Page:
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New Year’s Resolutions

As the Holidays blur past us and we huddle inside for warmth and cozy comfort with our families and friends, our thoughts turn from the fond memories of the past year to the hopeful future ahead of us in the next. “New Year’s Resolutions” are a common and popular commitment or lifestyle change that many people commit to at the New Year, to make our lives happier, healthier, and most fulfilling. For Elders especially, having things to look forward to in the next year, whether something as complex as that long-awaited overseas vacation or something as simple as “eating more vegetables.” New Year’s Resolutions can help us have happier and more fulfilling lives, even as we get older. Below are a few ideas for New Year’s Resolutions that Elders and their families and friends can enjoy and work towards together.

  • More sunshine

Sunlight is one of the most important factors in maintaining a healthy and fulfilling lifestyle. Rays from the sun that hit our skin promote the body’s ability to produce Vitamin D, an important vitamin that can increase good moods, stabilize our emotions, and promote healthy bone and body health. Getting outside or in the sun for as little as 10 minutes a day can make a difference for everyone, and Elders especially.

  • A more varied diet

Everyone has heard the classic “I want to lose 10 pounds” resolutions for New Years. Going into a gym in the first week of January is evidence enough to show our culture’s obsession with staying fit and trim. Staying in great shape is important to our health of course, but smaller steps are helpful too. Adding new foods and varied meals to your diet is not only fun and interesting, but it can also help avoid things like vitamin deficiencies. Maybe try out that new Mediterranean restaurant you’ve seen but never visited?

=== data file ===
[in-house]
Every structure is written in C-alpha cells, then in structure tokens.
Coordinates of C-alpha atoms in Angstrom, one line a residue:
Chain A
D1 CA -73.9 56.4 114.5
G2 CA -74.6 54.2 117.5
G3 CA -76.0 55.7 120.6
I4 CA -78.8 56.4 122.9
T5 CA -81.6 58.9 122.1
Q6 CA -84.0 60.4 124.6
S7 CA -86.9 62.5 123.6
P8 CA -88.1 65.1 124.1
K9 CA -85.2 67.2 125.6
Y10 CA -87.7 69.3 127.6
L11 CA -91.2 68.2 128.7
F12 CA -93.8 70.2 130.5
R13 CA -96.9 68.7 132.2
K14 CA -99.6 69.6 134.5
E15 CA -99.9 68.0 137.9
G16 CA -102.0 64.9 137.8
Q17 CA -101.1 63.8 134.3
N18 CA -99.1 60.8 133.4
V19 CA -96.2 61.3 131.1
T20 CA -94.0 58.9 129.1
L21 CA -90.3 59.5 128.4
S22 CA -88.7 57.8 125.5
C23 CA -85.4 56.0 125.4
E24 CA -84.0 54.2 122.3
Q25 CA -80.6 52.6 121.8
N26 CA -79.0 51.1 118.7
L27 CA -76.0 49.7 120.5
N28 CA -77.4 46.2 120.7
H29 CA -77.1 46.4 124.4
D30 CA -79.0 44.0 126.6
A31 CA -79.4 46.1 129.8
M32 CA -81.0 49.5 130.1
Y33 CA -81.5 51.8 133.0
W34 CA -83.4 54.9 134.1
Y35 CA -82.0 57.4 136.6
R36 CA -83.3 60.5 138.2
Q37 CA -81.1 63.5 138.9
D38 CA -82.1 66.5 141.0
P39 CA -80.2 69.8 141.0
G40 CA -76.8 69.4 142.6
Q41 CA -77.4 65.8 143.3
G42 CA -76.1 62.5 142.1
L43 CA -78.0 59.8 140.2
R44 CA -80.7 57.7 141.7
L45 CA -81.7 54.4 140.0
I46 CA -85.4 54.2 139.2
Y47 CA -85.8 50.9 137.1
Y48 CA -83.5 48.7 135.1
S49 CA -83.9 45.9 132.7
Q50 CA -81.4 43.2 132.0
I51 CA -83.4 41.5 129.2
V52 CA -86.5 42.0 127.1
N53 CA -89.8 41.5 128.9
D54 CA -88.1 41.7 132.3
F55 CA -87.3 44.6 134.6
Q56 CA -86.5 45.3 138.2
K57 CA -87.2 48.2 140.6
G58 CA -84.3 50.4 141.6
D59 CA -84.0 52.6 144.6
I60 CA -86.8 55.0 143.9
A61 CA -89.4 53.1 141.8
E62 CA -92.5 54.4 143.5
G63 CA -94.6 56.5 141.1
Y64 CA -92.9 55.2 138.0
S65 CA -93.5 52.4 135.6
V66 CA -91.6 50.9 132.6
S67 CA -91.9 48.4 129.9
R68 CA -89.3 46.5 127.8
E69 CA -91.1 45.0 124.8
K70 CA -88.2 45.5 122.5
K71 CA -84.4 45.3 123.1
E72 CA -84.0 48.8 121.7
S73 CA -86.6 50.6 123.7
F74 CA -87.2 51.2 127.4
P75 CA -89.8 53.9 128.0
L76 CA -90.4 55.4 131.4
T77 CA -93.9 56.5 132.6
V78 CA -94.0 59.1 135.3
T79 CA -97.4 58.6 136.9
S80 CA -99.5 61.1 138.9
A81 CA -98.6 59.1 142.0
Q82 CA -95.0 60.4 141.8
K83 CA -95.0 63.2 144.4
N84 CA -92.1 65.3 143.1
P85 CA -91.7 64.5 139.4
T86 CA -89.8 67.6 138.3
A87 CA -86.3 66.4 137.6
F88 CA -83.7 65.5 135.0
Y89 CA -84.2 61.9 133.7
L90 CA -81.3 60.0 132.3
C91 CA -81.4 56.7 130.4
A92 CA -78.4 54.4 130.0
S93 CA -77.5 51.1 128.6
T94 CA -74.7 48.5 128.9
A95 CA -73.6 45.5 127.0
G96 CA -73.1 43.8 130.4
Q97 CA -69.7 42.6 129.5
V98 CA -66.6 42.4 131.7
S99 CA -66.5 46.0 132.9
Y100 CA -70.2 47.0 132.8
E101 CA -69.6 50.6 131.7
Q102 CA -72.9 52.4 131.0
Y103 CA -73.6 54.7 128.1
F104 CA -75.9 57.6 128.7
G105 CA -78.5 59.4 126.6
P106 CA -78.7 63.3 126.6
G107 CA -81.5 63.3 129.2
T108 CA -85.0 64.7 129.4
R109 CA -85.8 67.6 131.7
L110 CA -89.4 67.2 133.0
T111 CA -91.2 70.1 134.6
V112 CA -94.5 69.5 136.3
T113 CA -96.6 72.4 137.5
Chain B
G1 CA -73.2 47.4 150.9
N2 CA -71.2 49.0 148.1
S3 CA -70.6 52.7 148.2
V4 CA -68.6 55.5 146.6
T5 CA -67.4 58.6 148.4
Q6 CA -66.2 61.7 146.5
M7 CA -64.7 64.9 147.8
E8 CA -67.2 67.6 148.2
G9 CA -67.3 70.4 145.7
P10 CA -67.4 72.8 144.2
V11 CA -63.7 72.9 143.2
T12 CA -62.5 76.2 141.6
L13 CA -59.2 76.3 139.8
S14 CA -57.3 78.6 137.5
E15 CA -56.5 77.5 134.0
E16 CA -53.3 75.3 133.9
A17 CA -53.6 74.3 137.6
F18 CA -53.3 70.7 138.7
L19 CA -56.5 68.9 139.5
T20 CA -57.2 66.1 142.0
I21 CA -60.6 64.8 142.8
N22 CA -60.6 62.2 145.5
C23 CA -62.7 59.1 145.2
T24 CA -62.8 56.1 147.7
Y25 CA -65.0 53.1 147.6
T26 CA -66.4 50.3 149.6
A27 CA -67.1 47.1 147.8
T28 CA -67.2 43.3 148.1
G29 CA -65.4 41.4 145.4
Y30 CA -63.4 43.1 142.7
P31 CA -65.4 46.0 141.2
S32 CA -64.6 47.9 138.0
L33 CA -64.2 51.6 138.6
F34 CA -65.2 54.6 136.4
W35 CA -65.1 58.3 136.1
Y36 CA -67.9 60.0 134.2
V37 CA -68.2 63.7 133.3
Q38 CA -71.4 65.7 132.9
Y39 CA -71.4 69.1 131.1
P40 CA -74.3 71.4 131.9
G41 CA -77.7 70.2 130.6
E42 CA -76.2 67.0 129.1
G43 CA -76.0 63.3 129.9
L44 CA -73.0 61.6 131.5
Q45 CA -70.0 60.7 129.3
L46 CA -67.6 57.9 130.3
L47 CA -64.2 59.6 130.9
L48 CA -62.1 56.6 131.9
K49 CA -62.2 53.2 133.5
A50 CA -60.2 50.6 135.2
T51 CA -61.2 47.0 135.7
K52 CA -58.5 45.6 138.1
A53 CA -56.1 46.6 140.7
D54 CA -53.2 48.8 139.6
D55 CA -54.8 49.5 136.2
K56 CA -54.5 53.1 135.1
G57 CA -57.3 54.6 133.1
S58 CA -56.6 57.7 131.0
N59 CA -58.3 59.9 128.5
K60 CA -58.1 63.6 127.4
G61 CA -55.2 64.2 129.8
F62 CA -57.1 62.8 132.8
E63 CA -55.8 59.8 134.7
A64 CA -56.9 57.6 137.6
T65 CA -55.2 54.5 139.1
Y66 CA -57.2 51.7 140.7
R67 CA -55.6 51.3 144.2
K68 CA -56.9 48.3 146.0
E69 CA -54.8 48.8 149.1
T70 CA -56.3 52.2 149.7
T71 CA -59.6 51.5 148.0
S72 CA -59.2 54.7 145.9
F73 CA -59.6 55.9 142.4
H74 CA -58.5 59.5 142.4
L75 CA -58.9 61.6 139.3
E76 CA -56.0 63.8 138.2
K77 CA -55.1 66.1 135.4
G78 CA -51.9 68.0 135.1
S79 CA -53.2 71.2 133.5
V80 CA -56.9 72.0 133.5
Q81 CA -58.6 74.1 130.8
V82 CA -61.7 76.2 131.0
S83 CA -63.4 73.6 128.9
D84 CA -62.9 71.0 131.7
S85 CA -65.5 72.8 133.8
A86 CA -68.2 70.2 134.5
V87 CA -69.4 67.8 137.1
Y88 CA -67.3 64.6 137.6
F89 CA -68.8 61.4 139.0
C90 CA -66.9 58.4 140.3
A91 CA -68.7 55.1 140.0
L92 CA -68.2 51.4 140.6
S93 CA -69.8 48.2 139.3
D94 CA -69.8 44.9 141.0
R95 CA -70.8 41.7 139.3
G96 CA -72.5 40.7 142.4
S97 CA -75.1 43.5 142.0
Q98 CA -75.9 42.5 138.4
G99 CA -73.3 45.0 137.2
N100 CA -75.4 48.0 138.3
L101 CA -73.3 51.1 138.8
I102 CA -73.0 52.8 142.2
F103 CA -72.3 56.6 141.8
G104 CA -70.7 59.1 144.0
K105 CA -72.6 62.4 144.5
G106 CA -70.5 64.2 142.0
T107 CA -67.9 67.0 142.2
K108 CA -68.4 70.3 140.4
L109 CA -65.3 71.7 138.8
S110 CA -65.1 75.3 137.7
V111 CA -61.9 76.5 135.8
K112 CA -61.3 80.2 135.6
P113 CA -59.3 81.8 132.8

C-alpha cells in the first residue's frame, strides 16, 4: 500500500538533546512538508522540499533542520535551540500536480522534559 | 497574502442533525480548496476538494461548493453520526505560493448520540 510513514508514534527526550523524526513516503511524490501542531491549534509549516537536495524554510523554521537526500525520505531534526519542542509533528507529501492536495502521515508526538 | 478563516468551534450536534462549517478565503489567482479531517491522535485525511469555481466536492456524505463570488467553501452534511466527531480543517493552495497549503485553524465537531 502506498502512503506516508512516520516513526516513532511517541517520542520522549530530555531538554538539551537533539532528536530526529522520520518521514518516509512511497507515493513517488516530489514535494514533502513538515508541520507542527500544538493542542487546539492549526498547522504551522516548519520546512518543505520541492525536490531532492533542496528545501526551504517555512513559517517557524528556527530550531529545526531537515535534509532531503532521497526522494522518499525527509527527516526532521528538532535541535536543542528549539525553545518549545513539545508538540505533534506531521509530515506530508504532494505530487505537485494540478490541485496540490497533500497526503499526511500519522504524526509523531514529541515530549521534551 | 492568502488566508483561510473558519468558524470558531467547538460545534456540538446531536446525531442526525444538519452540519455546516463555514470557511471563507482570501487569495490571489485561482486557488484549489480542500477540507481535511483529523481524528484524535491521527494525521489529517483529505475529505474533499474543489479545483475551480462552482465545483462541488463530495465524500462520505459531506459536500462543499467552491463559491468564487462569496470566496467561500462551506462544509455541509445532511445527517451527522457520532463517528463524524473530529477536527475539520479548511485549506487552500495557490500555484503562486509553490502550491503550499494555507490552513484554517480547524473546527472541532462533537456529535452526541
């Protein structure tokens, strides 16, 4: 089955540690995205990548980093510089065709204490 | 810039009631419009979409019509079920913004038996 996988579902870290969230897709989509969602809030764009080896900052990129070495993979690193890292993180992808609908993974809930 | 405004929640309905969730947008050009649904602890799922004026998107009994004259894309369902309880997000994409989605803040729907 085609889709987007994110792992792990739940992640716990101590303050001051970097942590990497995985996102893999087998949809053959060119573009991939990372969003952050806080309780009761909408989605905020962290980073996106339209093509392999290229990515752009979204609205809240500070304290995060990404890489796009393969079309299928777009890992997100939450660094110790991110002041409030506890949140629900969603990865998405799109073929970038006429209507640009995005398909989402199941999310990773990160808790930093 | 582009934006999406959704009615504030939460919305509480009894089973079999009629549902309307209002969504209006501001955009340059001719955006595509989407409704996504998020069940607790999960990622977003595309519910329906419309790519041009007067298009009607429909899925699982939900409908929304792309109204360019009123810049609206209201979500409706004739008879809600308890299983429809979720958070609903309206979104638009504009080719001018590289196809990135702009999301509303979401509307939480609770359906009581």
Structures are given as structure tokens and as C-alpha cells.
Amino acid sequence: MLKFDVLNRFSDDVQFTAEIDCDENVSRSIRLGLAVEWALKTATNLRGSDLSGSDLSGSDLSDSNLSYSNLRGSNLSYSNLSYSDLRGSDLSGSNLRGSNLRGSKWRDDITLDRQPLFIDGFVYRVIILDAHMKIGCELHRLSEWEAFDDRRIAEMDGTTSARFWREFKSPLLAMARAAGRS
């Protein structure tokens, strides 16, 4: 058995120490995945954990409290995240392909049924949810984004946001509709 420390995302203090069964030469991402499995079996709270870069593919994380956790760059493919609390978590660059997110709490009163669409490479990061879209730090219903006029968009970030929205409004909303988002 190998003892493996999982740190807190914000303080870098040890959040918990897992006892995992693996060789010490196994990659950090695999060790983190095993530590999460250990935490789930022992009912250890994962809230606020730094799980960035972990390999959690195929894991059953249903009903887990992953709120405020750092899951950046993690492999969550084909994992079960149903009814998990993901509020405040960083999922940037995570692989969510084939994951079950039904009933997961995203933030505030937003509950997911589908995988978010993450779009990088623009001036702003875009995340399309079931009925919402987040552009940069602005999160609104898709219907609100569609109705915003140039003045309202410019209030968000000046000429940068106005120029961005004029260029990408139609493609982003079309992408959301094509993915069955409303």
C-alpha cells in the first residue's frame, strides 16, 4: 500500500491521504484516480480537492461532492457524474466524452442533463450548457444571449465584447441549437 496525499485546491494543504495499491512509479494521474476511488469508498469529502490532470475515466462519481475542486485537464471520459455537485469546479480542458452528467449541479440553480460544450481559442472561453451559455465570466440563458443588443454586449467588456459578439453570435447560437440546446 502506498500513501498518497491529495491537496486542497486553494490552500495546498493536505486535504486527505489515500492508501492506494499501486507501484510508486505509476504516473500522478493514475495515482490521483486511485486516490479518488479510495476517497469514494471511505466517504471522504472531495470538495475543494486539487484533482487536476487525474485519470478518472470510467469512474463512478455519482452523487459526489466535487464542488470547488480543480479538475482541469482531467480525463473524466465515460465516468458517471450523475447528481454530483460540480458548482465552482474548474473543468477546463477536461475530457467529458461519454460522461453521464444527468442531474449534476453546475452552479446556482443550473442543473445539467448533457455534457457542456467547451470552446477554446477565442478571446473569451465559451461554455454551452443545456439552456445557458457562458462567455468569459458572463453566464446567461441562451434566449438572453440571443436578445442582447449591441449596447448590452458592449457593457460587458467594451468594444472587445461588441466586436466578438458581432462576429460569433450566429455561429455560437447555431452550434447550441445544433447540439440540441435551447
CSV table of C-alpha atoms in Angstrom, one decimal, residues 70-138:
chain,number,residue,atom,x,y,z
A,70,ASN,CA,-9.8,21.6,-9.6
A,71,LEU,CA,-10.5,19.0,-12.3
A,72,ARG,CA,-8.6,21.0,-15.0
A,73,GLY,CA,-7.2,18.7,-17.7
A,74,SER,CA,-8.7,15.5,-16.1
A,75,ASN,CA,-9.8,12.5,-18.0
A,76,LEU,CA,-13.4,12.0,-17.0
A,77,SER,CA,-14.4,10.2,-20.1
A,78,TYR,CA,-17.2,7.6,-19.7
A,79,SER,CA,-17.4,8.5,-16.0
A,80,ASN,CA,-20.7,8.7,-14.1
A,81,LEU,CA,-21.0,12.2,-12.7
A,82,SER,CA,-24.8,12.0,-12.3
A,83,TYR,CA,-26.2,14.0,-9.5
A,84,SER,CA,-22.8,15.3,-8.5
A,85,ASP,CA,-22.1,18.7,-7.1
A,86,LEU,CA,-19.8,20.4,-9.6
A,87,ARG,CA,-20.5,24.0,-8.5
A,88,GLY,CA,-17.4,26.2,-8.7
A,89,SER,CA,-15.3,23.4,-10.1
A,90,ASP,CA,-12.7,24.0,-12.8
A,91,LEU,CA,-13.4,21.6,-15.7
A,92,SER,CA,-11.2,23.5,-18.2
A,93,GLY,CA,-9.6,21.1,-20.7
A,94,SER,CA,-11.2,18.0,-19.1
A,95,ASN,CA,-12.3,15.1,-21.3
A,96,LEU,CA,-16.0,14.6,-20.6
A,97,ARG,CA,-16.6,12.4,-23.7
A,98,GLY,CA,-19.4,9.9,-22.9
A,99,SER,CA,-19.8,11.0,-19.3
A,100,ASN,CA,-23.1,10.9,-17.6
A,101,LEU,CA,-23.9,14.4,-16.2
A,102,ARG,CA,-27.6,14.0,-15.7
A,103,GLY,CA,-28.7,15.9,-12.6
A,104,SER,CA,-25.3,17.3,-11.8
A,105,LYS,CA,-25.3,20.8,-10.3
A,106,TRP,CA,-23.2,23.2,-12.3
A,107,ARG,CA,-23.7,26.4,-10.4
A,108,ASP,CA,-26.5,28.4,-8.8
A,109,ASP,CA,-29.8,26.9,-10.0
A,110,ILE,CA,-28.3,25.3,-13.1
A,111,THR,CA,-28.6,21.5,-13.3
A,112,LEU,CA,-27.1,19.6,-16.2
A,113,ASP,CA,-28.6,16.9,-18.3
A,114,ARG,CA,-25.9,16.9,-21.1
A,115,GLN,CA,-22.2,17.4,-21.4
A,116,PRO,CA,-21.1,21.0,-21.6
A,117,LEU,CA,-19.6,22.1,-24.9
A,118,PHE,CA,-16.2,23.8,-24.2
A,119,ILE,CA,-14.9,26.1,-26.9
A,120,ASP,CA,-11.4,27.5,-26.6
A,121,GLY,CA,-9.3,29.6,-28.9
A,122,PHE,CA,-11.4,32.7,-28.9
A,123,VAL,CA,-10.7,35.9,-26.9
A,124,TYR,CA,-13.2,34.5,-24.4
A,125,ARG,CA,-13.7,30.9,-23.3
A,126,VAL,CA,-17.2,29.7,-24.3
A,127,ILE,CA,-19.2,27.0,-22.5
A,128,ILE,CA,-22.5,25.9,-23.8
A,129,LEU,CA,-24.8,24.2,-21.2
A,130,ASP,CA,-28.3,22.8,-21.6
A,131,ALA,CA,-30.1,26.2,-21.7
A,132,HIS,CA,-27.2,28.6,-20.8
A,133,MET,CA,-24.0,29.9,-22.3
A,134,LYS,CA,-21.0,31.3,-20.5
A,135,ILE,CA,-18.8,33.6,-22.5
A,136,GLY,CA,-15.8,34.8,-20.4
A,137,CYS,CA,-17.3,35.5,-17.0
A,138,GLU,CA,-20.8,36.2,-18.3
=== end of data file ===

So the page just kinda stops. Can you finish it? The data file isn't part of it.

• A new hobby

Being bored is a part of life that everyone experiences, but for retirees and elder persons, who may be unable to do the same physical activities they’ve done before, boredom can be become a real weight around the neck. One of the best ways to avoid boredom is to have a fun and fulfilling hobby. It doesn’t have to be something as intense or demanding as rock-climbing or wakeboarding. Picking up a new board (or video!) game can stimulate our minds and our competitive spirit. Starting a complex puzzle, or painting, are also great examples. Whatever it is, a new hobby can help energize elders and their families and friends for the year ahead.

  • Spending more time with friends and family

It may seem like the holidays are too much social interaction sometimes, with cousins from all over the world, and a complex variety of events and plans and meals to prep. It’s understandable to take some time off to recharge and reset. But over the course of the year, staying in touch with friends and family can really make a difference in our overall happiness and satisfaction with our lives. Going out to social events, like a card game, or a show or a play, or even just dinner with friends, can be a wonderful way to stimulate our social needs and stay happy and healthy. Now’s the time to make a change, so if you or an elder loved one has felt lonely in the past year, try making some plans!

  • A long-awaited project

Many of us have a wistful “I should do that…” thought in the back of our heads as we go through our lives. But the requirements of our lives, the stresses and the obligations can often put these projects on the back burner. For elders, with more time gained from not clocking into work and with adult children out of the house, now is the time to use the time. Pick up that project! Finish that model airplane you’ve been meaning to get to, knit that sweater that’s just a sleeve cuff so far, plant those rose bushes you’ve always thought about!

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